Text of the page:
By Bryan Kramer, MP. | 12 December 2020.

This is Part 2 of a series of articles providing an insight into the recent Supreme Court ruling declaring the decision to adjourn Parliament to 1 December 2020 was constitutional, the sitting of Parliament on 17 November 2020 was unconstitutional, and the order to convene its next meeting on Monday 14 December 2020.

In Part 1, I made the point that the ruling was expected based on the composition of the bench and remarks made during proceedings.

To avoid my words being misrepresented – that I was inferring the ruling was tainted or the Court compromised – I thought it appropriate to provide some context to my statement.

A judgement, or ruling, of the Court is based on two key issues: what the Court or Judge(s) understands to be the facts (truth), and the relevant laws.

If the parties are not in dispute about the facts, the Court will then move to interpret the law.

Where the facts are in dispute, the Court will be forced to first determine what it believes they are.

What the Court believes the facts to be will be based on the evidence submitted by the parties to prove or sustain them.

Where the evidence is in dispute, the Court will be forced to make a ruling on which evidence is accepted and which it rejects. The judge will accept (rely) on relevant, credible (believable) and admissible (legally obtained) evidence.

Once the Court has determined what it believes to be the facts, it will interpret the law before handing down its ruling (decision).

A judge’s understanding and interpretation of the law is usually based on their judicial ideology or philosophy. There are generally three main types of judicial philosophy: conservative, liberal and moderate.

A conservative judge will typically apply a narrow interpretation of the Constitution, also referred to as applying the letter of the law. They will be strict in enforcing Court’s procedures and rules.

A liberal judge is the opposite. They are open-minded when it comes to interpreting the law, taking the broad meaning or intent of the law rather than the letter of the law. They are also less strict when it comes to Court rules (so are less likely to dismiss cases for not following the rules) and are more focused on doing justice in the circumstances of the case rather than rely on legal technicalities.

A moderate judge is someone who sits in the middle of what is considered conservative and liberal.

How do you know if a judge is a conservative, liberal or moderate?

You study their past judgements (rulings) to gain insight into how they interpret the law, and whether they were strict, liberal or moderate.

How is this relevant to the recent Supreme Court ruling and my statements concerning the composition of the bench?

To understand the likely outcome of the decision, I took an interest in understanding the composition of the bench and whether they were conservative, liberal or moderate. This would tell me how strictly they would interpret the Constitution in the circumstances of this case.

Another important consideration when trying to understand the likely outcome of a ruling is to take note of any remarks make by a judge during the proceedings of a case. Judges will typically put questions to the lawyers concerning issues they consider important to see how the parties respond.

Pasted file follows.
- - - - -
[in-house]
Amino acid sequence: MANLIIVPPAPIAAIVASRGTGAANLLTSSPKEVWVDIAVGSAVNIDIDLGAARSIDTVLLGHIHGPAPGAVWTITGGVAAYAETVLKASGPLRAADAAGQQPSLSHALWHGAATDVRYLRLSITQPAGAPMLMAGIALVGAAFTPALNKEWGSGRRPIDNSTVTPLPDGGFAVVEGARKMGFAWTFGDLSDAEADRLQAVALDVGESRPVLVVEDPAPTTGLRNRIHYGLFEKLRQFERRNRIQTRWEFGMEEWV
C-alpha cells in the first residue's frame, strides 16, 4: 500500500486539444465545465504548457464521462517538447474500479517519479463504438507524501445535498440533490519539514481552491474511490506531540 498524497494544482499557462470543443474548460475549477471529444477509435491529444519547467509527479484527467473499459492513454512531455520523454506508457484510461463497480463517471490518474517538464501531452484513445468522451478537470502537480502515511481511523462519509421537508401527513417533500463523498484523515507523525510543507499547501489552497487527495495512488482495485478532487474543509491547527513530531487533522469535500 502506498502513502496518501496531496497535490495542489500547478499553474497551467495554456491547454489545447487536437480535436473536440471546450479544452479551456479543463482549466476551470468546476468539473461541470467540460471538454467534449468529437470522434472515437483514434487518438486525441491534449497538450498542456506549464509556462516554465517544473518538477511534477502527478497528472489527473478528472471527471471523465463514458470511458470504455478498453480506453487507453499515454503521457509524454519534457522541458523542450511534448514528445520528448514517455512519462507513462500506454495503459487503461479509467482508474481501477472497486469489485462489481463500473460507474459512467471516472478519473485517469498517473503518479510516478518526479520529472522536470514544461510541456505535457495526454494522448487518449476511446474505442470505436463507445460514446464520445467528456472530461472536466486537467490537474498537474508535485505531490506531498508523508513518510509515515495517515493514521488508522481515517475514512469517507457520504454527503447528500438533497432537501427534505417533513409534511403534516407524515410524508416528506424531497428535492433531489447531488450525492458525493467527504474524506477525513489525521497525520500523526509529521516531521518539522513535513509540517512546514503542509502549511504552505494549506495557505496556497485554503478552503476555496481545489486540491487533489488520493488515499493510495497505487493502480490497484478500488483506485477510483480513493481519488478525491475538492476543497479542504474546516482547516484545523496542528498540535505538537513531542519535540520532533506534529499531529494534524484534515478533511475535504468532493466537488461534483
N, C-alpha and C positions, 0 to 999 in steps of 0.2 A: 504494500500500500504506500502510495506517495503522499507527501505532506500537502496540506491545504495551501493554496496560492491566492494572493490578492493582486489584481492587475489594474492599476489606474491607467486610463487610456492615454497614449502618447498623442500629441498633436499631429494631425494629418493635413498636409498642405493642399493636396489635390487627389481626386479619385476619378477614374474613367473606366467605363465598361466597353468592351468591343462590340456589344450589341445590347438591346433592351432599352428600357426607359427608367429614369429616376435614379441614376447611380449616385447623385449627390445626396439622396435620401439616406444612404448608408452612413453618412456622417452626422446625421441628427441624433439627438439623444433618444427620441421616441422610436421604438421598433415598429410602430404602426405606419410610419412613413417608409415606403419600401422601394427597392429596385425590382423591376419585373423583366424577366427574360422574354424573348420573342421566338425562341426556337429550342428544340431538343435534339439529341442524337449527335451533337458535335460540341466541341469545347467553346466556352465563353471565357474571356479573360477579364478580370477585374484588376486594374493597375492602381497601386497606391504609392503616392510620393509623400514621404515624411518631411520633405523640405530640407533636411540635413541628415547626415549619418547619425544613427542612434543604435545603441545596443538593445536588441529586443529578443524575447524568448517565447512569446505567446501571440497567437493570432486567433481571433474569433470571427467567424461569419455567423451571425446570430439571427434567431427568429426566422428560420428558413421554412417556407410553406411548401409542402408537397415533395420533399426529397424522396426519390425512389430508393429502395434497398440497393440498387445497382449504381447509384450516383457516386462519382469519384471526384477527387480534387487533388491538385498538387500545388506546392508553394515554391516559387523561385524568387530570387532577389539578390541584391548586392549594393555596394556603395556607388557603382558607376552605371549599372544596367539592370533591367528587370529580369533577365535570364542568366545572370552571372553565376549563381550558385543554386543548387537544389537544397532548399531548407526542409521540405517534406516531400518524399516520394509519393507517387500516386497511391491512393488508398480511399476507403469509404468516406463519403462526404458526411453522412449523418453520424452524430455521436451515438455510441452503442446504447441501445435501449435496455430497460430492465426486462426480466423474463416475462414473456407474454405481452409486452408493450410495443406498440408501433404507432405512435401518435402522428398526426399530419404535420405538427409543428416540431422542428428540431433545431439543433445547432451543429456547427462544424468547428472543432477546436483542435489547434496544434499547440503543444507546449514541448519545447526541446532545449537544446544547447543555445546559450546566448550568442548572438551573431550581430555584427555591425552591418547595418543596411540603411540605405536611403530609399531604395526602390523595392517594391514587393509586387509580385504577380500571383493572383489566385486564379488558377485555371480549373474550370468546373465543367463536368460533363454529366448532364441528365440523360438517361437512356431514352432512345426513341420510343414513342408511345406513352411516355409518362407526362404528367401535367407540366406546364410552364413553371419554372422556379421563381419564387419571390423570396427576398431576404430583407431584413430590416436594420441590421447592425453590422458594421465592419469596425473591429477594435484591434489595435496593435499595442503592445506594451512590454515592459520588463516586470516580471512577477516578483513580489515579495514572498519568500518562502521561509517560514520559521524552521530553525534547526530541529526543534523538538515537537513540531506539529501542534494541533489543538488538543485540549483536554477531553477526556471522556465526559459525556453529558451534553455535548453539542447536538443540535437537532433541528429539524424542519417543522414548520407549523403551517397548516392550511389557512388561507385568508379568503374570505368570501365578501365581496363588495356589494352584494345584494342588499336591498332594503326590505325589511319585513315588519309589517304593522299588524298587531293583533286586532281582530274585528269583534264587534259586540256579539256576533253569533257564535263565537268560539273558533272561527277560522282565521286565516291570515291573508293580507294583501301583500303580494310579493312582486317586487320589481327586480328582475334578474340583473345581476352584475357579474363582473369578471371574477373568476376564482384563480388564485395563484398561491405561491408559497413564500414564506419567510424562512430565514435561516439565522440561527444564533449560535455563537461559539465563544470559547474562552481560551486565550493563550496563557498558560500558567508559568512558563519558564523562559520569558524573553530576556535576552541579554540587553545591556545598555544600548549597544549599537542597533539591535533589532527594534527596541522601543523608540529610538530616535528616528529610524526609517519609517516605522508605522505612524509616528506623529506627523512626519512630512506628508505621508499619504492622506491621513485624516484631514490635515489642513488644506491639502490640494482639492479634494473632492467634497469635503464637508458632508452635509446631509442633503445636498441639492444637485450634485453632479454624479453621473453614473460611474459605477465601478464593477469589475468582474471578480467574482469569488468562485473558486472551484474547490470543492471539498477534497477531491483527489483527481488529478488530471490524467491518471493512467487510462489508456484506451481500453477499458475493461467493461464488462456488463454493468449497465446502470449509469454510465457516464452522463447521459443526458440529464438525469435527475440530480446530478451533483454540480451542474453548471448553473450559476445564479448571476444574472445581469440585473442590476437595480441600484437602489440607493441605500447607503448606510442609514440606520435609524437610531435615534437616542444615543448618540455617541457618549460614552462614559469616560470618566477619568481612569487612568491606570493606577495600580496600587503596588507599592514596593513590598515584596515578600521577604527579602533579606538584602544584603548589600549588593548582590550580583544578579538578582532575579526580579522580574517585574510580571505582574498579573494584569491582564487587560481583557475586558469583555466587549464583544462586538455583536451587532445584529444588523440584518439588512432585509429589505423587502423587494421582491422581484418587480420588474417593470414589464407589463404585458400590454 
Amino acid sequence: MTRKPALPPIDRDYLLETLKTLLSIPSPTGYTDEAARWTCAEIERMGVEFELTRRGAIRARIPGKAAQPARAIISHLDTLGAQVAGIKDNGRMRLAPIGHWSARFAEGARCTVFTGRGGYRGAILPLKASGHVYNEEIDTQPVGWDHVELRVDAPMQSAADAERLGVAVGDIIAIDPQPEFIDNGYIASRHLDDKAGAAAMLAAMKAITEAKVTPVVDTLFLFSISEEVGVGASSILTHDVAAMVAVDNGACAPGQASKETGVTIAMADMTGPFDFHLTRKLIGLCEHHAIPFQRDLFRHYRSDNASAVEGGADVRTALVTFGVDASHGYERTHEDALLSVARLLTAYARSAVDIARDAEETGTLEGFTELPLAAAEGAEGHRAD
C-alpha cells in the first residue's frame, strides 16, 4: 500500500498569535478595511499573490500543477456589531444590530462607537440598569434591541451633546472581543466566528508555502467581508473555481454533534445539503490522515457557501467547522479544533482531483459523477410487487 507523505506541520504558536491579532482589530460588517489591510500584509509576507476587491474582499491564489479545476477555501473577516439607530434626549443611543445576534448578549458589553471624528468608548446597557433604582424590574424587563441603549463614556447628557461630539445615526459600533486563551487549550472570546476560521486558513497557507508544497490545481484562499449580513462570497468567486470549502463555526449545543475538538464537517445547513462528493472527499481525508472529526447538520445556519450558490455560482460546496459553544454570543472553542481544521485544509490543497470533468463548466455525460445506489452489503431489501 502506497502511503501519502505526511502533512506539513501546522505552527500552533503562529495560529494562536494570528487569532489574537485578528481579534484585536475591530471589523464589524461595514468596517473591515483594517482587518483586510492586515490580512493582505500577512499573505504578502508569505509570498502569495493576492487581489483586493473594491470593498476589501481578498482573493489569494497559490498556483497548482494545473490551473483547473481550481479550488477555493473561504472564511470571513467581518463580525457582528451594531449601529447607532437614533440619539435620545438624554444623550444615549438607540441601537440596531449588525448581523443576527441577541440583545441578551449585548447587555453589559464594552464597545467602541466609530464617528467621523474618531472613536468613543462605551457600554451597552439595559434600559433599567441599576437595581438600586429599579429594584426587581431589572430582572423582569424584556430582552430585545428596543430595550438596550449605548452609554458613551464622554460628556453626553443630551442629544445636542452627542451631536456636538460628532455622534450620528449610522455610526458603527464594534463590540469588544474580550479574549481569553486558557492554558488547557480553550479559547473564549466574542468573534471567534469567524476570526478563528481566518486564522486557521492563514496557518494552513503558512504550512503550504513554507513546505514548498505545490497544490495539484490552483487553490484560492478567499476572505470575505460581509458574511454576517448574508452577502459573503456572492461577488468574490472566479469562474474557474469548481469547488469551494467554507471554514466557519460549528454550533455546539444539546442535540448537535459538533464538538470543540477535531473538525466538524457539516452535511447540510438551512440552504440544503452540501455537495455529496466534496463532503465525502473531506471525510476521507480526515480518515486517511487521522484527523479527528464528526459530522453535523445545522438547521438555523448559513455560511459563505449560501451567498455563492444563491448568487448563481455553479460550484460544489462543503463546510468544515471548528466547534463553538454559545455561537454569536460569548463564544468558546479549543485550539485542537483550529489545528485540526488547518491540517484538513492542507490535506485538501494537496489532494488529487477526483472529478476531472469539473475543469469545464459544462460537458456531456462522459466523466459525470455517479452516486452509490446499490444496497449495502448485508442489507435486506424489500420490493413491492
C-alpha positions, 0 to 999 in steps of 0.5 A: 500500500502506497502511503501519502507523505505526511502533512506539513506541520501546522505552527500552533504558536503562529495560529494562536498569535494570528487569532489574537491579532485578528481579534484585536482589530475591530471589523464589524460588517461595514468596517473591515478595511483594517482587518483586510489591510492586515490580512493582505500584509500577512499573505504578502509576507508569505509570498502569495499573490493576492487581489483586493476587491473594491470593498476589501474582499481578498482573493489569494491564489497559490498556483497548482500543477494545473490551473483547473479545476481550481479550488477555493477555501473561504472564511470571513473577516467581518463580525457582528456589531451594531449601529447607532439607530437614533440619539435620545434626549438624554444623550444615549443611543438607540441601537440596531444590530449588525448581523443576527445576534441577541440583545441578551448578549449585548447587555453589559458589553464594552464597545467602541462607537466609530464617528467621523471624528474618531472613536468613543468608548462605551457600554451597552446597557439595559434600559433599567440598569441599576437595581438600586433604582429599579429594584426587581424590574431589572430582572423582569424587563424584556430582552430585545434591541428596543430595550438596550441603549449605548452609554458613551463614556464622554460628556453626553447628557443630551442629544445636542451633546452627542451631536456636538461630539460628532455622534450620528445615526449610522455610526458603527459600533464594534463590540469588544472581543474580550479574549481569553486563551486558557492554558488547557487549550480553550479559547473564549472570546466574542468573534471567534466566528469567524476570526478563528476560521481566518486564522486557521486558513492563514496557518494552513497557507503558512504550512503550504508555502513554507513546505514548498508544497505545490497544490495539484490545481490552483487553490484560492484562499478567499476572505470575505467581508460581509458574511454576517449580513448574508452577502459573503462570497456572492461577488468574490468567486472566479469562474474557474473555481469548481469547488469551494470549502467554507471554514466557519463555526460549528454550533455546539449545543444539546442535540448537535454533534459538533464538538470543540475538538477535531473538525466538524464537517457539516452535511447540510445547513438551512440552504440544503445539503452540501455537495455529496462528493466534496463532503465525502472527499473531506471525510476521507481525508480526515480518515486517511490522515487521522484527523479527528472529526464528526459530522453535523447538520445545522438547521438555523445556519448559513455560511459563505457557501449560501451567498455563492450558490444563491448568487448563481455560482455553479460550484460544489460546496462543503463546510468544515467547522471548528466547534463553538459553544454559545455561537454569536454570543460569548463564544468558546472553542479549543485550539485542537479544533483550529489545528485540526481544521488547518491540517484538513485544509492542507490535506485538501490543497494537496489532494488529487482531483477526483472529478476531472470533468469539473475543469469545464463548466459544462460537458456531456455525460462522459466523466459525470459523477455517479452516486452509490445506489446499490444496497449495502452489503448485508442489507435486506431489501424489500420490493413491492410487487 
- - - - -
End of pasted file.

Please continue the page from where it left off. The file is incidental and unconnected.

On Saturday 14 November 2020, the day after the Opposition moved a motion to adjourn Parliament to 1 December 2020, I discovered that Constitutional Law provides that only a Minister may move a motion to set a time and date for a meeting of Parliament.

That evening, a team of the smartest Members of Government – made up of Minister for Treasury, Ian Ling-Stuckey, Minister for Petroleum Kerenga Kua to name a few – agreed to discuss the legal and political implications of my findings and the possible strategic political play during the current political stalemate.

During those discussions, we looked at the Constitutional issues and likely court challenges that would follow.

I expressed the view that the key objection would be improper notice for recalling parliament – being given less than seven days was given. This would hinge on whether the decision of the Speaker to declare the adjournment of 1 December 2020 was unconstitutional, and therefore that Parliament should continue to sit, or whether this would amount to recalling Parliament and therefore seven days notice was required.

To mitigate this issue I suggested that NEC exercise its powers under Section 2 of the Organic Law to recall Parliament, giving seven days notice.

We noted that the law is silent on a number of issues, such as whether the Speaker can overrule a decision of Parliament, and whether the Speaker can direct that Parliament continue to sit.

We knew it would be a matter for the Court to interpret in the event that the decision was challenged. There was nothing explicit in Constitutional Law or Parliamentary Standing Orders that prevented the Speaker overruling the decision to adjourn to 1 December 2020 for being in breach of the Constitution and therefore invalid and of no legal effect. Nor was there explicit reference to the Speaker ordering a continuation of the sitting, rather than issuing notice of a recall.

So it was not surprising to read the Supreme Court ruling and find that the Court also considered the very same issues when handing down the decision.

I’ve been informed that the Attorney General is filing a slip rule application challenging the decision of the Supreme Court, which means the matter is now back in Court. I will therefore suspend further articles until the Court hears the application and hands down its ruling.



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